Pediatric surgery is shaping up to be an excellent two weeks of variety and choice. Sure, we have to get in around 5:30 each morning to collect vitals on our 35+ patients, but after that, we’re free to see whatever procedures we want. The lounges are chock full of coffee, chips, bagels, nuts, beverages, and other things which make me feel like I’m at a high class desk job rather than learning as a medical student. I’m also lucky there’s a visiting MS4 from Puerto Rico who was kind enough to show me the ropes — it’s so much less intimidating to learn from a fellow medical student when it comes down to orienting oneself to a new clinical environment.
So how’d the first day go? Pretty awesome!! For example, a colleague and I observed a laparoscopic cholecystectomy prior to our scrub orientation this afternoon. The attending walked over to the monitor we were watching the procedure from and asked us to identify the cystic duct and cystic artery, identify the anatomic reference point in question (Calot’s triangle), asked where the common bile duct drains (2nd stage of the duodenum), and asked about the “critical view of safety” in the context of cholecystectomies.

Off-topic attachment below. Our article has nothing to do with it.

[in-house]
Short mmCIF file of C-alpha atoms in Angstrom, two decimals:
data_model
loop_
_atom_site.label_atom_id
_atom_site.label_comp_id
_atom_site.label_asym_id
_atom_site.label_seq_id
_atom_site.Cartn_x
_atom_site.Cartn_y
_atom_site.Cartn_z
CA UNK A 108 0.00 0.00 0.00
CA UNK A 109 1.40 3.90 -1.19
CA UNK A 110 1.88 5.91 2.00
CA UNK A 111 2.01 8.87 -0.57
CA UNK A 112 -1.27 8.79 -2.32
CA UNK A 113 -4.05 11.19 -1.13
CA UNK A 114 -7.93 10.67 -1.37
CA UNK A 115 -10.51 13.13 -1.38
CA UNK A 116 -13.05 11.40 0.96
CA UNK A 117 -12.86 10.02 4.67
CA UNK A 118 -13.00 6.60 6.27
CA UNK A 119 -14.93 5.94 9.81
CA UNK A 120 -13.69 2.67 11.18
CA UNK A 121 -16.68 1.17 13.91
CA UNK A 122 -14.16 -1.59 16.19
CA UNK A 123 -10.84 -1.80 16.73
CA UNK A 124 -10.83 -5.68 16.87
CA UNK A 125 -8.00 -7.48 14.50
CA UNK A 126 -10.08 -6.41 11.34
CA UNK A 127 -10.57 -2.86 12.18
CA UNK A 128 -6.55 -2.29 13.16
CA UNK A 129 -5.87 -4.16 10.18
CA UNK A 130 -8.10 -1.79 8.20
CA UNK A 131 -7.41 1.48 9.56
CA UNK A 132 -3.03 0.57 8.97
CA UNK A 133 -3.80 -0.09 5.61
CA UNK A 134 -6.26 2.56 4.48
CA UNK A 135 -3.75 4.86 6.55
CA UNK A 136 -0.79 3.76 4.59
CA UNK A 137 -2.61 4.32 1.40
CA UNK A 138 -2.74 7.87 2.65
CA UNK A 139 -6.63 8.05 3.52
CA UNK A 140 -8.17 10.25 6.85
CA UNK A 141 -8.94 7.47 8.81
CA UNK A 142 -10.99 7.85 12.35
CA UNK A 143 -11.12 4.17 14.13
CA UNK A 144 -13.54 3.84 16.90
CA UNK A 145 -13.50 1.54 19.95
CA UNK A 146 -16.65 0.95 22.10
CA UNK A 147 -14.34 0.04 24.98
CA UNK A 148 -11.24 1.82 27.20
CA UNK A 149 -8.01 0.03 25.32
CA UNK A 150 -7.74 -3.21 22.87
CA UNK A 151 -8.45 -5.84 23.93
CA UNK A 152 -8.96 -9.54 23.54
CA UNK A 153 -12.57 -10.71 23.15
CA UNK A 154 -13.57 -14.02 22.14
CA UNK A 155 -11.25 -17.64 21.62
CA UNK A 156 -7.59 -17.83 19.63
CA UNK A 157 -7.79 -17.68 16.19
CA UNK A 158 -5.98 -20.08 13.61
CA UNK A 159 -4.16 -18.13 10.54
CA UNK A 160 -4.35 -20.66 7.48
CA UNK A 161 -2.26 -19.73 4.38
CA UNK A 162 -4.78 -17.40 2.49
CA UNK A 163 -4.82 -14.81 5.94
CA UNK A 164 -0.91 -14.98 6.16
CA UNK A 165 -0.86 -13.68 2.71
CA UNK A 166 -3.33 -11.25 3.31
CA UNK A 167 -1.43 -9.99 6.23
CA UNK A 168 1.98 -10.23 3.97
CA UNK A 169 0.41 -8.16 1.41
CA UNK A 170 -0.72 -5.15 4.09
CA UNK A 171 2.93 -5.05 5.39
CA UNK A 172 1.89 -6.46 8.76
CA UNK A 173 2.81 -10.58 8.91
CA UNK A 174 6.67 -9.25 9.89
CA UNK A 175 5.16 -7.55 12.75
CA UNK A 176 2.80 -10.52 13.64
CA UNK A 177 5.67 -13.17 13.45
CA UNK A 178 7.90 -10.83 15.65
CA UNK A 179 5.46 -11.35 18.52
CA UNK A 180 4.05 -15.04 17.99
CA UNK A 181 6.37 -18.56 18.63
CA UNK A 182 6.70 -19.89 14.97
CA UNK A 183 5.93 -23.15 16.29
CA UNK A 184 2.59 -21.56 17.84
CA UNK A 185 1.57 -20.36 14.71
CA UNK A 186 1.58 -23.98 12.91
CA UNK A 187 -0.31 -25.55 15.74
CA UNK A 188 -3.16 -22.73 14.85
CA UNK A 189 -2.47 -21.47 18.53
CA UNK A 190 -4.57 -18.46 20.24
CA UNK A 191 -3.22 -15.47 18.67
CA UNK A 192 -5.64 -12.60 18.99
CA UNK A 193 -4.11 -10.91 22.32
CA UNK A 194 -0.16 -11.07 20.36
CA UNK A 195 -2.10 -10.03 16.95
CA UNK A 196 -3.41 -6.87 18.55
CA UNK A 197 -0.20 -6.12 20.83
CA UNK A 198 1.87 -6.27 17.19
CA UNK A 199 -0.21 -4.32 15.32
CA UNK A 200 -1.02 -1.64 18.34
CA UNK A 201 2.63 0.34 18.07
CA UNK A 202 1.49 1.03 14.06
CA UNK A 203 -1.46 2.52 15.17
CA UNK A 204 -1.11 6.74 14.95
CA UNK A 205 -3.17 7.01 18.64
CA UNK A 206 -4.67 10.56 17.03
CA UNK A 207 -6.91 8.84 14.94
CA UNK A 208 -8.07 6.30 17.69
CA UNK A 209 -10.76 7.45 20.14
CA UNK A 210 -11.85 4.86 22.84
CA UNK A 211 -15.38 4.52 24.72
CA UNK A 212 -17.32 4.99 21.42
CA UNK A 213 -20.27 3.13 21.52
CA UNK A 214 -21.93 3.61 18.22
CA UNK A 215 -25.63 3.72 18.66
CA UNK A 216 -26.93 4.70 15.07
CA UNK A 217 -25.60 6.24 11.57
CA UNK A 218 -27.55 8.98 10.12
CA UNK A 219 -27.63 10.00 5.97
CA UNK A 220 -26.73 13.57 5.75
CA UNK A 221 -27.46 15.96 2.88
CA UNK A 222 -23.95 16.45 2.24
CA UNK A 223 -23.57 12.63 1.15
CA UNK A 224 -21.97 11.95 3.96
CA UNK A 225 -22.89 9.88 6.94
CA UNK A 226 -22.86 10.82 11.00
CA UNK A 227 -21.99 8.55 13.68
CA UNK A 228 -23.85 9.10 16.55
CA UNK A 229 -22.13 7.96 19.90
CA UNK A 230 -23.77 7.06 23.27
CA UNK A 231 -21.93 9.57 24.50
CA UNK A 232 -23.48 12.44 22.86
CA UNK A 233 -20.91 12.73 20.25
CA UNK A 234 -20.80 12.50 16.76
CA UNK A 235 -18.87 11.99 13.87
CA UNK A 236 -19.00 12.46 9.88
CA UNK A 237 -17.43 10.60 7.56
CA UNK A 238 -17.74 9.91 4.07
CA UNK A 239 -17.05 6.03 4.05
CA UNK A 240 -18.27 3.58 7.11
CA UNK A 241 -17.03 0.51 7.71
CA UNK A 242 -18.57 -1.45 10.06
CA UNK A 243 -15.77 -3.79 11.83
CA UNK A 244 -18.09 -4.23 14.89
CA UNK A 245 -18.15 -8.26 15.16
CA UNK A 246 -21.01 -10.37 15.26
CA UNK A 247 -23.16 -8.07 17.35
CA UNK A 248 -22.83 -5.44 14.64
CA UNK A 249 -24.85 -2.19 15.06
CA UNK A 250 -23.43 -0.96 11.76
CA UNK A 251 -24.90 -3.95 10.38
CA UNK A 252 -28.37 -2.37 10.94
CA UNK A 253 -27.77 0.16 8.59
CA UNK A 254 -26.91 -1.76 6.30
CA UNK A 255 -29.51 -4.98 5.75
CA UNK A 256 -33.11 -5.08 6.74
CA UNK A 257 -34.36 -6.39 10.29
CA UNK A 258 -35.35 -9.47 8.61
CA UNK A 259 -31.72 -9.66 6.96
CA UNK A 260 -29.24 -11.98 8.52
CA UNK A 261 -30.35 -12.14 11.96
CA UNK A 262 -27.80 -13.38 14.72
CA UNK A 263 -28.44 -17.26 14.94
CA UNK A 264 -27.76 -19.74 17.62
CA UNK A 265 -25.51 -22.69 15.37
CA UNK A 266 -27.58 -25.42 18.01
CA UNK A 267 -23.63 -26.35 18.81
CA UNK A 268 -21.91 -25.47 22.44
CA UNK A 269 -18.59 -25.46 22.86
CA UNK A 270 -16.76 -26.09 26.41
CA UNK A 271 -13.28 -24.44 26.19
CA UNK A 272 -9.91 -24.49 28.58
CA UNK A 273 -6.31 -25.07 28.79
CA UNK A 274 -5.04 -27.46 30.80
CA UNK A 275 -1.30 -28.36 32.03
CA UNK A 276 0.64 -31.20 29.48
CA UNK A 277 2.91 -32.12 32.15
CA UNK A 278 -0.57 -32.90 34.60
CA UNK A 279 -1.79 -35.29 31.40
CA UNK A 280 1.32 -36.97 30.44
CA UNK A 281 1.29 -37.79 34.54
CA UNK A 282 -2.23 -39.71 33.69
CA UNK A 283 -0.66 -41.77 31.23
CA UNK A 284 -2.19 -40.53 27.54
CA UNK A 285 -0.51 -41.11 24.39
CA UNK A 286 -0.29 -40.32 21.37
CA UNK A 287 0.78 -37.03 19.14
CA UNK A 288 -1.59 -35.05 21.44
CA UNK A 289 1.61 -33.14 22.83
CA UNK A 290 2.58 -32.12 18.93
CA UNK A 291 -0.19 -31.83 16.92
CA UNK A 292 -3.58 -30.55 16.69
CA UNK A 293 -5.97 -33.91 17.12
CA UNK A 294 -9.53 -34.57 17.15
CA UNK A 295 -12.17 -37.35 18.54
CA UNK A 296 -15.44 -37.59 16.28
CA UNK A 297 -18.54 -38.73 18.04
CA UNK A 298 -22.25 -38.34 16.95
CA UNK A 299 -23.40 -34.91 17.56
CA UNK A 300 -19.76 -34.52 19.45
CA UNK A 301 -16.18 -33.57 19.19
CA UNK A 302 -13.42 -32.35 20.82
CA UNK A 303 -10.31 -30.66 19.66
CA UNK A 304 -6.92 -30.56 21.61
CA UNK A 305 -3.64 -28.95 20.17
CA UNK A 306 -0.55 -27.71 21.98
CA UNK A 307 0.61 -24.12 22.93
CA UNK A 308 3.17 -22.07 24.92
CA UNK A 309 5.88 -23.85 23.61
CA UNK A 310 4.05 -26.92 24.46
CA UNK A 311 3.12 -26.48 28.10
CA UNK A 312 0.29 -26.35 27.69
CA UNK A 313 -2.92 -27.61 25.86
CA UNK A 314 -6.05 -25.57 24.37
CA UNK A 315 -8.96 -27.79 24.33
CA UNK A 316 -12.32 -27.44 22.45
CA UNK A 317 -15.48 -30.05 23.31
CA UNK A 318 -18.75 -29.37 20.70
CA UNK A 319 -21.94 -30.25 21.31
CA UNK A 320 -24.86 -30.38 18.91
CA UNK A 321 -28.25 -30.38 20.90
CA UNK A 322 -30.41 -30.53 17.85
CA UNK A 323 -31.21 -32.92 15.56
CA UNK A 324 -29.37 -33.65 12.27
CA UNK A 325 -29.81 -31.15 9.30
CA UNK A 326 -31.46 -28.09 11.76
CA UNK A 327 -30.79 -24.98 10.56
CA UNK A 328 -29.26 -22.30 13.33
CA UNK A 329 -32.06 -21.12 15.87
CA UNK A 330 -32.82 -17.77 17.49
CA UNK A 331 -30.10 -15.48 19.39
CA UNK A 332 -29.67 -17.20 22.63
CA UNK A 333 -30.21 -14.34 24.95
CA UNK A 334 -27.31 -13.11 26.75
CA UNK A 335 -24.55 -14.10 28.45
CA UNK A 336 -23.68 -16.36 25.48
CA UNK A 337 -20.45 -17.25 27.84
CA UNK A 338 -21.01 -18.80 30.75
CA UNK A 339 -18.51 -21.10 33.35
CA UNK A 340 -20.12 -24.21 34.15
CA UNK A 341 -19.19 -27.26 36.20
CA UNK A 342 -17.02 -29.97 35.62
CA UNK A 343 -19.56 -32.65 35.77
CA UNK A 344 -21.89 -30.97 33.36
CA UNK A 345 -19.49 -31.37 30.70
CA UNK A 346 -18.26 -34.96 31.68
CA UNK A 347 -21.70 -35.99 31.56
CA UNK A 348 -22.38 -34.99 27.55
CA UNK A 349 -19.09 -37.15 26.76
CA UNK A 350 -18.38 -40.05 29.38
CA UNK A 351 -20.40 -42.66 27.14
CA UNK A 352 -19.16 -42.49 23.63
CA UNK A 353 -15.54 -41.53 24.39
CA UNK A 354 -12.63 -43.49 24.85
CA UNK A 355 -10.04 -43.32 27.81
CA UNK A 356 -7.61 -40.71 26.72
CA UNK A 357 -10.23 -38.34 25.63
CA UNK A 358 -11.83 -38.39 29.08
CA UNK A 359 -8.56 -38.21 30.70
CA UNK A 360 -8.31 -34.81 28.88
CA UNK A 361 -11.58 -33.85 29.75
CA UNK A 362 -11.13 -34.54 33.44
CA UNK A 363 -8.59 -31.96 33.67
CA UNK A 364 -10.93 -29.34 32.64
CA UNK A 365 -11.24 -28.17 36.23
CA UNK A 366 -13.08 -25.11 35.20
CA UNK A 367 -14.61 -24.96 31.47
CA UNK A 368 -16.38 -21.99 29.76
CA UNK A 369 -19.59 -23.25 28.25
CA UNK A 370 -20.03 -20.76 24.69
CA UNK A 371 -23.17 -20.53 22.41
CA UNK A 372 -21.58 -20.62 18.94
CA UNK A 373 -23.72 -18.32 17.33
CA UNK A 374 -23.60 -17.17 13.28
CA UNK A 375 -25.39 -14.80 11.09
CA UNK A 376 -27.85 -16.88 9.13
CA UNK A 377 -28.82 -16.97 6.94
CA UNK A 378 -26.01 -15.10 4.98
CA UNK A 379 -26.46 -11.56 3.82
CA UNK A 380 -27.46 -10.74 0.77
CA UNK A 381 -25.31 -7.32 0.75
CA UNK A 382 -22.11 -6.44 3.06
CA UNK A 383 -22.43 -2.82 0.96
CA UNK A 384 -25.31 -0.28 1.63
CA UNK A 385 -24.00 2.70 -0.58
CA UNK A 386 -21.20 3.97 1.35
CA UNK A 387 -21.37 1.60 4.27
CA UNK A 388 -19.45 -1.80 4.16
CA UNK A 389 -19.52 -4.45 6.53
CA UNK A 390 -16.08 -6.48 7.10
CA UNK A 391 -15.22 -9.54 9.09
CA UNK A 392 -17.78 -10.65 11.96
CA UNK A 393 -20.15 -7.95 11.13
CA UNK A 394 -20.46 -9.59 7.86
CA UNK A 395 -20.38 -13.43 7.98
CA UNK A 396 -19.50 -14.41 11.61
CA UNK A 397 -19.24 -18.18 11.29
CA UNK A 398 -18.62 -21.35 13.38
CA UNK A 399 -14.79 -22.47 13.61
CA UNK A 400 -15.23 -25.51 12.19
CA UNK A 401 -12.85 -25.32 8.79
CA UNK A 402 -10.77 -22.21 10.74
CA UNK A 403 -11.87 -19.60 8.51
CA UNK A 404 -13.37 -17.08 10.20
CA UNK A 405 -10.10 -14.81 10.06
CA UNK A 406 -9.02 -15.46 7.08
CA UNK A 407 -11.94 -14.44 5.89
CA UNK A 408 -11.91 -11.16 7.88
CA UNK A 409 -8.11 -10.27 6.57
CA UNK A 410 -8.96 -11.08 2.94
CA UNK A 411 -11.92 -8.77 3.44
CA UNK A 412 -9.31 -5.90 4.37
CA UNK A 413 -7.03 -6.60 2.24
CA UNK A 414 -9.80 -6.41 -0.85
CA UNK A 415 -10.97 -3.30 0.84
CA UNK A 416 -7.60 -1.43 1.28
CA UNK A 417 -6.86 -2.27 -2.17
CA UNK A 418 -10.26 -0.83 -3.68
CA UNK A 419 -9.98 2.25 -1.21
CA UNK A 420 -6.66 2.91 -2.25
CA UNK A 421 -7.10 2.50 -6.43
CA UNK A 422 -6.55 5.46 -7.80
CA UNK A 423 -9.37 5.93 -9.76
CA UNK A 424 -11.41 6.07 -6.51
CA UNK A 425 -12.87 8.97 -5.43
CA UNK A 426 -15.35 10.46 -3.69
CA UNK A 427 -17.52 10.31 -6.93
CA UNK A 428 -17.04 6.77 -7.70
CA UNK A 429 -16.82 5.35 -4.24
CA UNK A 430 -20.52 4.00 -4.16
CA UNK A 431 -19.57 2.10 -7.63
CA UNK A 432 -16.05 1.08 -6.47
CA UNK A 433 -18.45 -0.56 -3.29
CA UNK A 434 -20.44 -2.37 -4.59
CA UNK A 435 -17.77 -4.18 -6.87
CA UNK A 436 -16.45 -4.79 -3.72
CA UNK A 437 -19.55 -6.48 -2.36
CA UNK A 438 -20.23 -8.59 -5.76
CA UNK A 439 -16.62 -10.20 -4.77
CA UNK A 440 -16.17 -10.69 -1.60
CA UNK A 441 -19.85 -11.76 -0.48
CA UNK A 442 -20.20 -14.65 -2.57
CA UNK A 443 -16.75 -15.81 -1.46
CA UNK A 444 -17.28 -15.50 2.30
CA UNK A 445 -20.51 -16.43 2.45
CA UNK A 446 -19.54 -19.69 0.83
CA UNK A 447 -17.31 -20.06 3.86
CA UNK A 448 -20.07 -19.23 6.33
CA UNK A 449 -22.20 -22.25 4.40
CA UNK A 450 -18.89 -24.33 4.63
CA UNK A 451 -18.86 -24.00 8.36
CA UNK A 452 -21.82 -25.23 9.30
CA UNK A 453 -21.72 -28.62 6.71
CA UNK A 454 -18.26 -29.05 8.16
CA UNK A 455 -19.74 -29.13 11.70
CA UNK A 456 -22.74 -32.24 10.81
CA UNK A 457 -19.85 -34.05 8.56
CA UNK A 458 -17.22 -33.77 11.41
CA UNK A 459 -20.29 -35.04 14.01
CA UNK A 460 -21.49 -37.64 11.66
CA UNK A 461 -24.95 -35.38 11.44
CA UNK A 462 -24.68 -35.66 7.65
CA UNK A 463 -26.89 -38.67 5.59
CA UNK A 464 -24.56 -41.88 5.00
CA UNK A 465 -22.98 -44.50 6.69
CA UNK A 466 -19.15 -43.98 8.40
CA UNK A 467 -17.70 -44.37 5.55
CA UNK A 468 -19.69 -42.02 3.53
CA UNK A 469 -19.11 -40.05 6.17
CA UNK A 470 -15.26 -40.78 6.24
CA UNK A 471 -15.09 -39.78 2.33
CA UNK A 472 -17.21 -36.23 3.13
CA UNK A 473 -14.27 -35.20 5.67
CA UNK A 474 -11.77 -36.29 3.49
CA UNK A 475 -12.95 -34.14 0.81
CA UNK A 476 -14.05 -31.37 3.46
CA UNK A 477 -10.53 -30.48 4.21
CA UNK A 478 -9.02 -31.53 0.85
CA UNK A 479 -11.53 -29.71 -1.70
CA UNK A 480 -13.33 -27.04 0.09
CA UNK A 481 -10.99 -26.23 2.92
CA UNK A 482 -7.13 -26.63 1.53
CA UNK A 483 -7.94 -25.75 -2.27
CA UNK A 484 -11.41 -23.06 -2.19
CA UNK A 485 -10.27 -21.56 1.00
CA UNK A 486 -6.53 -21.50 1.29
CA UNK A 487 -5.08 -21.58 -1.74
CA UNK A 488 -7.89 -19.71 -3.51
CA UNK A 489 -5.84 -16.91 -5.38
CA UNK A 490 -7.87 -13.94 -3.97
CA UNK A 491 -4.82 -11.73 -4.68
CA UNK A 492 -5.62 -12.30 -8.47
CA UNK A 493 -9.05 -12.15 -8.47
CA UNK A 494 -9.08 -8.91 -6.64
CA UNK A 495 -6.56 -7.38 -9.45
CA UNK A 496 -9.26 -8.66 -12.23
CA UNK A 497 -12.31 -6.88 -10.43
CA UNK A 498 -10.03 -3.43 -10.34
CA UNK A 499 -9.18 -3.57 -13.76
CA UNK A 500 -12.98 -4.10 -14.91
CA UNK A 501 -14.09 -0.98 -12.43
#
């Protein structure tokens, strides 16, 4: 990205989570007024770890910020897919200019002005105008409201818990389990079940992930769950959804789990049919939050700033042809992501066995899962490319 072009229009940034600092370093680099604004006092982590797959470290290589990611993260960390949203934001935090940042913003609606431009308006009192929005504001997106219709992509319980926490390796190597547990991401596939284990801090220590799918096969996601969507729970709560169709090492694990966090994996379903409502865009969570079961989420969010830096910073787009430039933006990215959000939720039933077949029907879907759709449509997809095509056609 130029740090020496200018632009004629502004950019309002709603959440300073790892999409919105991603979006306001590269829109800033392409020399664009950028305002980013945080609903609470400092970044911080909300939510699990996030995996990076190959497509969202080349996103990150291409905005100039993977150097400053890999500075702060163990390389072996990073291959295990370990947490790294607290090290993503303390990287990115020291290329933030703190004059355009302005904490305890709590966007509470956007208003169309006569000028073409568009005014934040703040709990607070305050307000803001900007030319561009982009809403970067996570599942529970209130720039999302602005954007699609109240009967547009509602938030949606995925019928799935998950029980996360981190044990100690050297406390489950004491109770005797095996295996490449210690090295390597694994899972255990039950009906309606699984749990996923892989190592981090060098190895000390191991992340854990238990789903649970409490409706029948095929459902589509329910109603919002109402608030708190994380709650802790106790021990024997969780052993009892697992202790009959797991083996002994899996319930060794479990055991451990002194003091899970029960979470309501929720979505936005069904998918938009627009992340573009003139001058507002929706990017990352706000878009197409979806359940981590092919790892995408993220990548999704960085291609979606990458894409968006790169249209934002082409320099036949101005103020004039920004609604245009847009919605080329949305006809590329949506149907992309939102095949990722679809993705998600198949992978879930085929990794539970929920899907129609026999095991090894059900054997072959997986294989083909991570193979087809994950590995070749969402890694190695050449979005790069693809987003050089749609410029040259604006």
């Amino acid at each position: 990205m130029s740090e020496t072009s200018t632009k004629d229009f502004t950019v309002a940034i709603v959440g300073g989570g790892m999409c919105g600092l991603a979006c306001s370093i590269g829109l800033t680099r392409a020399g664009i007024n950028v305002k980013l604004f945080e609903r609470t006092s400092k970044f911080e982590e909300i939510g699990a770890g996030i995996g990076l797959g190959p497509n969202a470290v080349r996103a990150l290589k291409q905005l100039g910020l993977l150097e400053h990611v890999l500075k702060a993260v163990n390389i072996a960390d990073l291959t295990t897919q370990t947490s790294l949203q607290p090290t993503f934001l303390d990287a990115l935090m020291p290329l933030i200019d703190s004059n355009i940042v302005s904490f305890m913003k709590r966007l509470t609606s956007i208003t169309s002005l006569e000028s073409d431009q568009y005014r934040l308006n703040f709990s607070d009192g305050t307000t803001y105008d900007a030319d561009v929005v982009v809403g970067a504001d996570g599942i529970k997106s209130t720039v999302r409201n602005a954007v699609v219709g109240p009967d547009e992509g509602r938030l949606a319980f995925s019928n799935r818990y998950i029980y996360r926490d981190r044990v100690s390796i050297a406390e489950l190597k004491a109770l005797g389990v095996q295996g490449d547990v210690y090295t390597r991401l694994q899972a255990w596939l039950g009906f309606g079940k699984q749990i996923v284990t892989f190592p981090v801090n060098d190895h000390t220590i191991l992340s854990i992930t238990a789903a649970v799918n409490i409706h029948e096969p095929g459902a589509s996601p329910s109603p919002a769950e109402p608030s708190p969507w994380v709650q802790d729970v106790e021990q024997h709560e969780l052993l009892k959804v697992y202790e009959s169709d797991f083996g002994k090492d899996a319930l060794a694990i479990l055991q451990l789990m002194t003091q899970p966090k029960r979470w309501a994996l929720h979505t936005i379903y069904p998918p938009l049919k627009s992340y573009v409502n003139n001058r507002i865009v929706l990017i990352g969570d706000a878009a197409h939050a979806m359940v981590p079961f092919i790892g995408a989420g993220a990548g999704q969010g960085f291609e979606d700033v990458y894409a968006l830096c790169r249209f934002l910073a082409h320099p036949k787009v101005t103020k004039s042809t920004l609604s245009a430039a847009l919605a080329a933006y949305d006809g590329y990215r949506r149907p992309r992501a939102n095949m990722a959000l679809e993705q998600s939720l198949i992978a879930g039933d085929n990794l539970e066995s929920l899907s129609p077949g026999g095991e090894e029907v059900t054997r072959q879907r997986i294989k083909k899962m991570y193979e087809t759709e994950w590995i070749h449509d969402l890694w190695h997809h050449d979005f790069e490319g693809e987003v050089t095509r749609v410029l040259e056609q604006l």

I had never heard the term “critical view” before, but come to find out, it makes a lot of sense. The cystic duct (coming from the gallbladder) joins the common hepatic duct (coming from the liver) to form the common bile duct (CBD). As part of isolating the gallbladder for resection, we want to avoid injury to the CBD while clipping off the cystic duct; therefore, proper identification of structures is “critical.”
In the image to the right, the gallbladder is visualized superiorly (the glistening white thing), with the liver behind (the big pink bulge which takes up most of the image posteriorly). There’s a triangular “window” which is dissected in the fascia to visualize the liver — the right boundary is the cystic artery and the bottom-left border is the cystic duct. How do we know it’s the cystic duct? Because it clearly attaches directly to the gallbladder.
So now my alarm is set for 3am, bags are packed, and I’m looking forward to a full day of scrubbing in on procedures. 🙂